Why Does the Harvard Case on Asian American Discrimination in Admissions Matter for Academic Medicine?

In 2014, Students for Fair Admissions (SFFA), led by activist Edward Blum, filed a suit against Harvard University, contending that the Harvard admissions process unfairly discriminates against Asian American applicants. The SFFA further argued that to remedy this outcome, Harvard must remove considerations of race and ethnicity in its holistic admissions approach.

In a recent Academic Medicine Perspective, we summarized the arguments made by both the SFFA and Harvard in the case and discussed the implications for medical education admissions. We clarified the difference between claims of anti-Asian American discrimination, known as negative action, and the use of race and ethnicity in admissions. We also reviewed the literature on Asian Americans, showing there is no evidence to suggest anti-Asian American discrimination in medical school admissions and that some evidence from undergraduate admissions suggest that the removal of race and ethnicity would lower admission rates for several minority groups, including Asian Americans.

In the time since we wrote our Perspective, two new key developments have emerged. First, on October 1, 2019, Federal District Court Judge Allison D. Burroughs issued a ruling finding no evidence that Harvard engages in discriminatory admissions practices against Asian Americans. As expected, the SFFA has indicated that they will file an appeal with the First Circuit Court of Appeals and, if necessary, the United States Supreme Court. Judge Burroughs restricted her ruling to the claims of anti-Asian American discrimination and whether Harvard places too much emphasis on race; she disagreed with the plaintiff’s arguments that race-blind alternatives would meet the university’s diversity objectives. The next step to watch is whether the First Circuit Court of Appeals adopts Judge Burroughs’ approach or broadens the scope to rule on the latter argument. As we note in our Perspective, Justice Samuel Alito has raised concerns in prior decisions that race-conscious admissions policies will disadvantage Asian Americans.

Second, a recent study of Harvard’s admissions data, by Arcidiacono and colleagues (made possible by the data released for this case) quantified the extent to which whites receive advantages in admissions. Because white students are overrepresented in certain key groups that are given preference—children of former Harvard alumni and faculty and staff, those on the dean’s interest list (likely relatives of donors), and student-athletes—the authors found that nearly three quarters of white students in these groups would not have been admitted under the school’s standard admissions process.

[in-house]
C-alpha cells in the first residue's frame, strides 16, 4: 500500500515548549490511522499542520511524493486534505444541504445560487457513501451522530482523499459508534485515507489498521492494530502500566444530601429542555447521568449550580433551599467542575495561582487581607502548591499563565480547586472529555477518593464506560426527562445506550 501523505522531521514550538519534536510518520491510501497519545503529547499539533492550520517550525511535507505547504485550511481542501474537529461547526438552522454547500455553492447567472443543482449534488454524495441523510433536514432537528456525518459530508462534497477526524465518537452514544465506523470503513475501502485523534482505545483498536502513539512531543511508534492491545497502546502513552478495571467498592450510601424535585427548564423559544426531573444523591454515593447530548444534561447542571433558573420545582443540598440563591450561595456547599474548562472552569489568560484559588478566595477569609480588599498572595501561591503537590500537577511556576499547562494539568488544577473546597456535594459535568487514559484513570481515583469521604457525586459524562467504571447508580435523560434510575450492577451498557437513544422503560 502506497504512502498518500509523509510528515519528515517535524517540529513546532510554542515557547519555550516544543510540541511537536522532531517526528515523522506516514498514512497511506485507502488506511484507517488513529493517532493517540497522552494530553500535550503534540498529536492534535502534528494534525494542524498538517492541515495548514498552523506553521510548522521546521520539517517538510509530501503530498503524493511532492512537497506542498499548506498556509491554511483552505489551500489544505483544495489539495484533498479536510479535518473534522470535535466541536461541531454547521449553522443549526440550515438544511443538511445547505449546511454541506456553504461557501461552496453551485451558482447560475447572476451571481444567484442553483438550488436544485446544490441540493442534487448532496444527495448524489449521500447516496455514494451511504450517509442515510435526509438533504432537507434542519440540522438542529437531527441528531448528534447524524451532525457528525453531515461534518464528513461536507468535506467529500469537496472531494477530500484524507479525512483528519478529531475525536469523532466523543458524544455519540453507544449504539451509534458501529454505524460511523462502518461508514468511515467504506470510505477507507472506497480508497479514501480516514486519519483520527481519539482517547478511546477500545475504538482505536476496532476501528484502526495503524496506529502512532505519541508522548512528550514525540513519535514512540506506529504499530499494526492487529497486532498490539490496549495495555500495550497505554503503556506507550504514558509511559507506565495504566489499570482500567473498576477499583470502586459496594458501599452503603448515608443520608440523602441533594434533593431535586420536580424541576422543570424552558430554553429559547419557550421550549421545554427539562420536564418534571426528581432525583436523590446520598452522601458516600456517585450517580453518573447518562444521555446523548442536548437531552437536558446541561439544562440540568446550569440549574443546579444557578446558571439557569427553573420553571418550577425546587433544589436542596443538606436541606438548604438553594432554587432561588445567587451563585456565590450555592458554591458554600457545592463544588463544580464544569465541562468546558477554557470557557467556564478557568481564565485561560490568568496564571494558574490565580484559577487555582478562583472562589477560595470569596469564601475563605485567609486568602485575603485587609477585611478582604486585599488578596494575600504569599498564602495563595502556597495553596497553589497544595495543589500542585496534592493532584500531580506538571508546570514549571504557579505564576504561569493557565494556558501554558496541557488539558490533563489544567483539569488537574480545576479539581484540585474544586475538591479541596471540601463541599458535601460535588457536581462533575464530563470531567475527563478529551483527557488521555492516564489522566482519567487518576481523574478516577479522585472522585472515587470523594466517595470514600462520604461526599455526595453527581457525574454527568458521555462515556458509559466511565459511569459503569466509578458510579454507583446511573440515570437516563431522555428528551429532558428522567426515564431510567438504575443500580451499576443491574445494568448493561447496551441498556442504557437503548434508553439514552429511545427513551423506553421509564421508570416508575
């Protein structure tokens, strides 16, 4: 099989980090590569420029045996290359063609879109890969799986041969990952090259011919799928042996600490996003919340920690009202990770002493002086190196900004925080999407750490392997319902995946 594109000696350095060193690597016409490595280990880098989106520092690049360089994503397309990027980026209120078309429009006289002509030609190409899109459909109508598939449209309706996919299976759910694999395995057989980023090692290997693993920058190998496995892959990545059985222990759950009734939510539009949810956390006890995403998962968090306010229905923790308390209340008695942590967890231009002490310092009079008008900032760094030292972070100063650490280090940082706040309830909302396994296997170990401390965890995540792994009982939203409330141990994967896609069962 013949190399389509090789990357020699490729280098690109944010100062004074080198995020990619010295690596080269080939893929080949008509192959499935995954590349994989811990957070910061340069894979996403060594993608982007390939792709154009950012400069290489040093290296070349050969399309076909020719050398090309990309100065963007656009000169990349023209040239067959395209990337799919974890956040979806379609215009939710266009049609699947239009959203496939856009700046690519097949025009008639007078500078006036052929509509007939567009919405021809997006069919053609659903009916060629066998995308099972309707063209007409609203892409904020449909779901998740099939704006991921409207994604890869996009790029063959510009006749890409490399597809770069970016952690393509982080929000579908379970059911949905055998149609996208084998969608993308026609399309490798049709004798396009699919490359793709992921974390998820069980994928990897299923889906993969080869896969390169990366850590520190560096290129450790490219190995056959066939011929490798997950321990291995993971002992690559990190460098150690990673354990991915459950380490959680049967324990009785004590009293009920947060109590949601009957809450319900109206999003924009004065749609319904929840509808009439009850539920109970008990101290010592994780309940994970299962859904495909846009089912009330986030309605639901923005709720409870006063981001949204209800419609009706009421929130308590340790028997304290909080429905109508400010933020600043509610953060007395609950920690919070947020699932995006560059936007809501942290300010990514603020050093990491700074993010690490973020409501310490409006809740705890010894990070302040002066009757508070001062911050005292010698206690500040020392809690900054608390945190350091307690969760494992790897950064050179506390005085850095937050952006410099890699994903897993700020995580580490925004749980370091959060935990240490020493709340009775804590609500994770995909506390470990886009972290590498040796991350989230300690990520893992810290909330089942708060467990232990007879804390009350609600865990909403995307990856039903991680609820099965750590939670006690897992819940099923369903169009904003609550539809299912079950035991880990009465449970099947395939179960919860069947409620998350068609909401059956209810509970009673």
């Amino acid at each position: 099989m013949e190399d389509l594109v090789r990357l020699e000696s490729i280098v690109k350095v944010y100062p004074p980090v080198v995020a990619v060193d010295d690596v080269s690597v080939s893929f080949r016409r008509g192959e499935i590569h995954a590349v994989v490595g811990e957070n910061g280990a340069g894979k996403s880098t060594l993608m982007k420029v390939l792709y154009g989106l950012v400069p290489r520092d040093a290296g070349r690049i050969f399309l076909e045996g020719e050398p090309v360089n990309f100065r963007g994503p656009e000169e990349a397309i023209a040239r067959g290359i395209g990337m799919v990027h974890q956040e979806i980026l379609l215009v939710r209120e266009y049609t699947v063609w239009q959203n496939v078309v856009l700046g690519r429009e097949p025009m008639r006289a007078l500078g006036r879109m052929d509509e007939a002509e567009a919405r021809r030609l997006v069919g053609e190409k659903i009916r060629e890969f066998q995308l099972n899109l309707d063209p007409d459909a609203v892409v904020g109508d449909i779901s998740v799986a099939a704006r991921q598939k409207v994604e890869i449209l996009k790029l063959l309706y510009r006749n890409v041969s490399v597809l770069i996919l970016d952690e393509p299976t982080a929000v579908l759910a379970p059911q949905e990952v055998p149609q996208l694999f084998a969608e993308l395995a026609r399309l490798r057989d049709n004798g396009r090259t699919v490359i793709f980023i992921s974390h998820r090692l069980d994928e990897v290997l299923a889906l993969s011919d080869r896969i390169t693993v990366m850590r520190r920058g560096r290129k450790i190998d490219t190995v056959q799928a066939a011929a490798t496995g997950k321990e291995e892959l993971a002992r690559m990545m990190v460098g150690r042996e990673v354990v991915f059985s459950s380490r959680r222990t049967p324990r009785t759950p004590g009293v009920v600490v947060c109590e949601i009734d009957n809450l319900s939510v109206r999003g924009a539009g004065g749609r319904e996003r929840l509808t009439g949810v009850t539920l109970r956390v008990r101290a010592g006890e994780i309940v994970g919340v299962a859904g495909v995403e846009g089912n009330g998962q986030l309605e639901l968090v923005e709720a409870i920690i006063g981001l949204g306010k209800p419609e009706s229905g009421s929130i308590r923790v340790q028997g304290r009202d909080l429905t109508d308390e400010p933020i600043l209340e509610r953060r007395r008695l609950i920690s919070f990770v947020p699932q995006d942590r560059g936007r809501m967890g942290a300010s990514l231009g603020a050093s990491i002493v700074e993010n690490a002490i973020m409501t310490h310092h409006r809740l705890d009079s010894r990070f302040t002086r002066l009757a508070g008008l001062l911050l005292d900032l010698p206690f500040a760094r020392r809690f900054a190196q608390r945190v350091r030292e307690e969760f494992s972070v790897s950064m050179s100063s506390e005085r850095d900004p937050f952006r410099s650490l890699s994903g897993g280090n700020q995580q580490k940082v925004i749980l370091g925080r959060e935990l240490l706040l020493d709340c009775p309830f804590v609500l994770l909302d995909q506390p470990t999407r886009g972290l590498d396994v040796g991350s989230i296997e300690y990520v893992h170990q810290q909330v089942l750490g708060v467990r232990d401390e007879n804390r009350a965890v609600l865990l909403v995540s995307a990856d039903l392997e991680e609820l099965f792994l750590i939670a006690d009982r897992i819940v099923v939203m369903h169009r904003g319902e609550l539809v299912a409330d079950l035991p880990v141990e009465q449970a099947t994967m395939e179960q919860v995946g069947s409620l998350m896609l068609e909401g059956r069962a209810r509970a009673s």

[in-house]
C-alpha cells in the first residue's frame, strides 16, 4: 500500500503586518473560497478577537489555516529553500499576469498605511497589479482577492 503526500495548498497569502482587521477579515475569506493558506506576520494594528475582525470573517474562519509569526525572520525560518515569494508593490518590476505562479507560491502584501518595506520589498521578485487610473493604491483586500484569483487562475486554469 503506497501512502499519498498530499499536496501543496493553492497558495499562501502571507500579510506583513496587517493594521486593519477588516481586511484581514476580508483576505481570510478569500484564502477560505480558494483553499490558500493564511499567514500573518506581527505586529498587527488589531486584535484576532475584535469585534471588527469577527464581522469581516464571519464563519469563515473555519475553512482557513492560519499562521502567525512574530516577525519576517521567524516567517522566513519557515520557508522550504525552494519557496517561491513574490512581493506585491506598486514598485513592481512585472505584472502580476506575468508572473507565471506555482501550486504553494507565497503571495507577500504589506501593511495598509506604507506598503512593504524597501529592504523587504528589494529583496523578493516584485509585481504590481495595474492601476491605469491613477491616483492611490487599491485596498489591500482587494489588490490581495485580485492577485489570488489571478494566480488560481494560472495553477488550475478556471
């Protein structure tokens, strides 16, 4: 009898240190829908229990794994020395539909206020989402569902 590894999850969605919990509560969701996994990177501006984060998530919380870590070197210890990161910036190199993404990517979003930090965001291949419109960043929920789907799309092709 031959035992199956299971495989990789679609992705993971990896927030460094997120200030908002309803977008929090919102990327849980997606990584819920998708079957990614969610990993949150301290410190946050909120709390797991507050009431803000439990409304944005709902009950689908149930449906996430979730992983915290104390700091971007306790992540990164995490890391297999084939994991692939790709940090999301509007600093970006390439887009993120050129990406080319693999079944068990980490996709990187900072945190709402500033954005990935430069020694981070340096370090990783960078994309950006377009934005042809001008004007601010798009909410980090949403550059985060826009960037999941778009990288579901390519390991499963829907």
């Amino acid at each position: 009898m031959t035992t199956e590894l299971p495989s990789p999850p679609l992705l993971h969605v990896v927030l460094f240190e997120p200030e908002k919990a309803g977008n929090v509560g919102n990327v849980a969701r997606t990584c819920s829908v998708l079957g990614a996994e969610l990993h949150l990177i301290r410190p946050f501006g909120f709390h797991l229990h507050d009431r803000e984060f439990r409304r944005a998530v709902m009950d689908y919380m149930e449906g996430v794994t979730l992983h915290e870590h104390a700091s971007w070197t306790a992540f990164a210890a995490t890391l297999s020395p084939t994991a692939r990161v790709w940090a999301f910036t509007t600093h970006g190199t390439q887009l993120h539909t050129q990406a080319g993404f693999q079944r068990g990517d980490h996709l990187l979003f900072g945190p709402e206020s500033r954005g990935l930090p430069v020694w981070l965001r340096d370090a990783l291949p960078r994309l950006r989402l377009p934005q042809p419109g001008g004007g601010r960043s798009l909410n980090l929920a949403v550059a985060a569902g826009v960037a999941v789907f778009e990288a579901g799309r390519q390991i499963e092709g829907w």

In other words, the authors have found what proponents of affirmative action have argued all along—we need policies to support racial and ethnic minorities because we have systems that privilege white applicants over other groups at every step of the way. The Harvard case is a clear example of the concerns raised by Lucey and Saguil in another recent Academic Medicine Perspective—structural racism becomes embedded in our decisions over who can enter the medical profession.

Whether or not Harvard or other elite institutions discriminate against Asian Americans is an important issue to resolve, and the evidence to date is not conclusive. The SFFA plaintiffs could use the findings from the Arcidiacono and colleagues study to argue that use of legacy, donor, and other criteria result in a discriminatory outcome. But this is unlikely as the plaintiffs are focused on removing considerations of race and ethnicity, not addressing the processes by which admissions actually produces inequitable outcomes by race and ethnicity. A ruling in favor of the plaintiffs, while also maintaining the current privileges in admissions that disproportionately favor white applicants, will deliver yet another setback to medical schools that aim to improve racial and ethnic diversity of the health care workforce and, therefore, to ensure that all communities have access to care.

By: Michelle Ko, MD, PhD, and Hendry Ton, MD

Michelle Ko is assistant professor of health policy and management in the Department of Public Health Sciences, and Hendry Ton is interim associated vice chancellor of diversity and inclusion, the associate dean for faculty development and diversity, and professor, in the Department of Psychiatry and Behavioral Sciences, both at the University of California, Davis.

Further Reading

  1. Ko M, Ton H. The not underrepresented minorities: Asian Americans, diversity, and admissions [published online ahead of print October 1, 2019]. Acad Med. doi: 10.1097/ACM.0000000000003019
  2. Lucey CR, Saguil A. The consequences of structural racism on MCAT scores and medical school admissions: The past is prologue [published online ahead of print August 13, 2019]. Acad Med. doi: 10.1097/ACM.0000000000002939